U.S. Child Welfare System Redesign – Prevention: Data to Action

 

United States Child Welfare System Redesign

Strategic Action Plan

 

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Chapter 2. Prevention: Data to Action: Analysis and Action Steps

 

The Redesigned Child Welfare System not only improves the reactive response to reports of child abuse and neglect, but also provides proactive steps to eliminate the first instance of child abuse and neglect from occurring. This chapter provides examples of taking data already gathered and creating a new Prevention aspect to the Child Welfare System.

Several reports created by federal and state Child Welfare Systems on a monthly or annual basis provide rich sources of data which can be used to direct action to be taken to prevent child abuse and neglect before it results in a report to 911. Thus, CWS becomes both a reactive and a proactive agency at the forefront of reducing and even eliminating child abuse and neglect.

Only charts that contain data that could be used in a proactive manner are included below. The Recommendations from this section, plus the Redesigned CWS Steps from the previous chapter, are combined as the Strategic Action Plan to lay the framework for major modifications to the Child Welfare System for the benefit of all children.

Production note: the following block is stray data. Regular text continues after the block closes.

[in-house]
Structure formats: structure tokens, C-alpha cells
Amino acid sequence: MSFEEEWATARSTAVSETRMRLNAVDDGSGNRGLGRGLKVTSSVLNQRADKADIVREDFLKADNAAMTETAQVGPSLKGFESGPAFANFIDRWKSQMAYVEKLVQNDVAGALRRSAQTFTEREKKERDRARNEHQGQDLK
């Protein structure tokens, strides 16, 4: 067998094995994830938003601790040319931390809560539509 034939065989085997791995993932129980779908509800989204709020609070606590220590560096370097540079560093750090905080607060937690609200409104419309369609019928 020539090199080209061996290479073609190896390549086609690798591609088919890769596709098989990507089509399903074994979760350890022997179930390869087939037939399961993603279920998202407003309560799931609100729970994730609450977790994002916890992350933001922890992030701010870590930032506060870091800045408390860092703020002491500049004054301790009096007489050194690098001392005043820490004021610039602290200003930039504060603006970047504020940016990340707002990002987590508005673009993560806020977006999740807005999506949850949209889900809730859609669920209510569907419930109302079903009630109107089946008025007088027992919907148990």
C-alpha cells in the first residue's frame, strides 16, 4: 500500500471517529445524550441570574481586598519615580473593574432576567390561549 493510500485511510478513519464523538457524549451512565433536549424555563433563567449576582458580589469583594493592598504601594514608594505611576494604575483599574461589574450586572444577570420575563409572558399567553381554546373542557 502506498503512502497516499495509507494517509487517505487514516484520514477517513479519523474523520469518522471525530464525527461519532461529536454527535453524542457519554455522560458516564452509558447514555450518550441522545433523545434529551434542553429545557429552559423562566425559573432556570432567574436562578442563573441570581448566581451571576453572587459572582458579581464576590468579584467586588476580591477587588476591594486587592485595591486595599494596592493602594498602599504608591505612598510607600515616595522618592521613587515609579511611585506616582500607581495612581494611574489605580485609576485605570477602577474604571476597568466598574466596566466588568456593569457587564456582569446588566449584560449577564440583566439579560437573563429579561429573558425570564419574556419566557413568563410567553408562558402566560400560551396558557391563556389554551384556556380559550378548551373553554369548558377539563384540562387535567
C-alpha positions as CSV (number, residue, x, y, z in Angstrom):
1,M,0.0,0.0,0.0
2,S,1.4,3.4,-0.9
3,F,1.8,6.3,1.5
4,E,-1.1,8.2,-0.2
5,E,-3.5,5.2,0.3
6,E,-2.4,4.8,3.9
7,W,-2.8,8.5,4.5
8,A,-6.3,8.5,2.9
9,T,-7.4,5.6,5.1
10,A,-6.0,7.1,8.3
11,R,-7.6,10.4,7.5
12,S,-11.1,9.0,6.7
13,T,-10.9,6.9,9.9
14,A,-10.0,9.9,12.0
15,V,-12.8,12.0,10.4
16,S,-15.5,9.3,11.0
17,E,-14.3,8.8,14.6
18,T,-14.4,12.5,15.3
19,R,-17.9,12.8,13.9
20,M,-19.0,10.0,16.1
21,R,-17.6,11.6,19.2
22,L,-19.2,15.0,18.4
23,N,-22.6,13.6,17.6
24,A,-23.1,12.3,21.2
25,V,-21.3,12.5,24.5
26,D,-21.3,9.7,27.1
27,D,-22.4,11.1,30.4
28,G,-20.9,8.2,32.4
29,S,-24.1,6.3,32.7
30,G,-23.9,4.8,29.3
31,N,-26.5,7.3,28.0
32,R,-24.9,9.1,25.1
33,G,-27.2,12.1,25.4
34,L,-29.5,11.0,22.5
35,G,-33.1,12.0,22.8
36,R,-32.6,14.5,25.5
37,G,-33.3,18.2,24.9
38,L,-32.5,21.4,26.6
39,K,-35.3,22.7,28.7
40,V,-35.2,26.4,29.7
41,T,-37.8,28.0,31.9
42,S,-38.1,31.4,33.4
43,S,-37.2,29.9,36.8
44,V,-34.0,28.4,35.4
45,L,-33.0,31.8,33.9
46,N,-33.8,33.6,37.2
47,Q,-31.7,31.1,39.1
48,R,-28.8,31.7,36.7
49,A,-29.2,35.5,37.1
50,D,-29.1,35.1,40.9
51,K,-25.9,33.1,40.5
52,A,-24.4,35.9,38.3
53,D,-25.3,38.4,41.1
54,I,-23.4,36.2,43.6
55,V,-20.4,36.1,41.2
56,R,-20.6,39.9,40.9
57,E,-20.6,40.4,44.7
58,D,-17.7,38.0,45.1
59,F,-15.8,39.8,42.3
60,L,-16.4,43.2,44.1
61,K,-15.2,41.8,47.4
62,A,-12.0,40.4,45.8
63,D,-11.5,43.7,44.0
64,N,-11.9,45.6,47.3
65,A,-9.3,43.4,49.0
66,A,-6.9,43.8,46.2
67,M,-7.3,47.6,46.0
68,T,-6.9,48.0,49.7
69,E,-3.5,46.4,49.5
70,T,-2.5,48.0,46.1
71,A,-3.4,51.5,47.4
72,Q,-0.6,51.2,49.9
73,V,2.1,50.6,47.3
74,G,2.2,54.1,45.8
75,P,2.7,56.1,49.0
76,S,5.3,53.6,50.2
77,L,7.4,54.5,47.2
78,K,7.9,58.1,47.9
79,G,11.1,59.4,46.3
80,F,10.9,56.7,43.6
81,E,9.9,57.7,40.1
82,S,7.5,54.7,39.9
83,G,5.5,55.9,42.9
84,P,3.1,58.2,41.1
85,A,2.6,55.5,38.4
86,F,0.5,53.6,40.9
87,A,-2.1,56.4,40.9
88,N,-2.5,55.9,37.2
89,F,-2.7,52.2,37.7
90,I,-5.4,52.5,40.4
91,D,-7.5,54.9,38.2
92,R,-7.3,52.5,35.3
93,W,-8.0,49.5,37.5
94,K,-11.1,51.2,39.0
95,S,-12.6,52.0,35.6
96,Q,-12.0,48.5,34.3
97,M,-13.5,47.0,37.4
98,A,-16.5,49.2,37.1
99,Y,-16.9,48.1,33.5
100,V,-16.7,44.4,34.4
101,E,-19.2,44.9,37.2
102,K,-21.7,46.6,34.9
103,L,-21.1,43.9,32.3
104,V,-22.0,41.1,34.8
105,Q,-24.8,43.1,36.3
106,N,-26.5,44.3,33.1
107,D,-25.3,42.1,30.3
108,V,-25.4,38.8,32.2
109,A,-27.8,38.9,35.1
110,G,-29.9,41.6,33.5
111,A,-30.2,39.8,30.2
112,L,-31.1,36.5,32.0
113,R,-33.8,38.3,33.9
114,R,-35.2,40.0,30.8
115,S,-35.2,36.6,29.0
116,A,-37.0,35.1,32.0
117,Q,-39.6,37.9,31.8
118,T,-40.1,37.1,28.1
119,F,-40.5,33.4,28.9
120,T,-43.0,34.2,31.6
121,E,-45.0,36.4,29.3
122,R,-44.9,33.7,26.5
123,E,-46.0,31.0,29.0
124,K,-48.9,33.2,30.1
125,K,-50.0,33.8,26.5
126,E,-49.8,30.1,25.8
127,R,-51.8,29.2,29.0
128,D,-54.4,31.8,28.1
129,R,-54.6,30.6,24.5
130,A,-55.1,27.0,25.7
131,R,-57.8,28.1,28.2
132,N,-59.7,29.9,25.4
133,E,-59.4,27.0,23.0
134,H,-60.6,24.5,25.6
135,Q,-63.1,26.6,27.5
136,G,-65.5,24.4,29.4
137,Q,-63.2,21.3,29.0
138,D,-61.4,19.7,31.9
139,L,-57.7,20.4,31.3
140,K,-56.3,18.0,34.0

United States Child Mortality 2018
United States Child Mortality 2016

United States Child Mortality 2016 Analysis

The above table represents the number of child deaths, ages 0 through 19, in the United States in 2016. For this analysis, the currency of the data is less important than the types of data demonstrated in the data. When state CPS units perform post-mortem analysis of child deaths in their states, most of them focus on Homicides which, in 2016, represented the deaths of 2,717 children, or 3.3 children out of 100,000 child population in 2016. CPS distinguishes homicides committed by family members of the child from homicides by others. Some CPS units only look at homicides of children who were in or went through their Child Welfare System.

 

Prevention: Data to Action:

By only looking at Homicides when viewing child deaths, 2,717 sounds like a lot of children and a sufficient number to meet the standards to review “Child Fatalities.” However, 2,717 children’s deaths represent only 6.24% of the total of 43,521 children’s deaths that year. If CPS is to prevent children’s deaths, other causes of deaths need to be explored as well. These additional causes of death are included in the Action Steps below, as well as a requirement that ALL homicides of children be reviewed and analyzed, not just the ones for which CWS was involved. CWS needs to understand how many children died without any CWS awareness or action by CWS.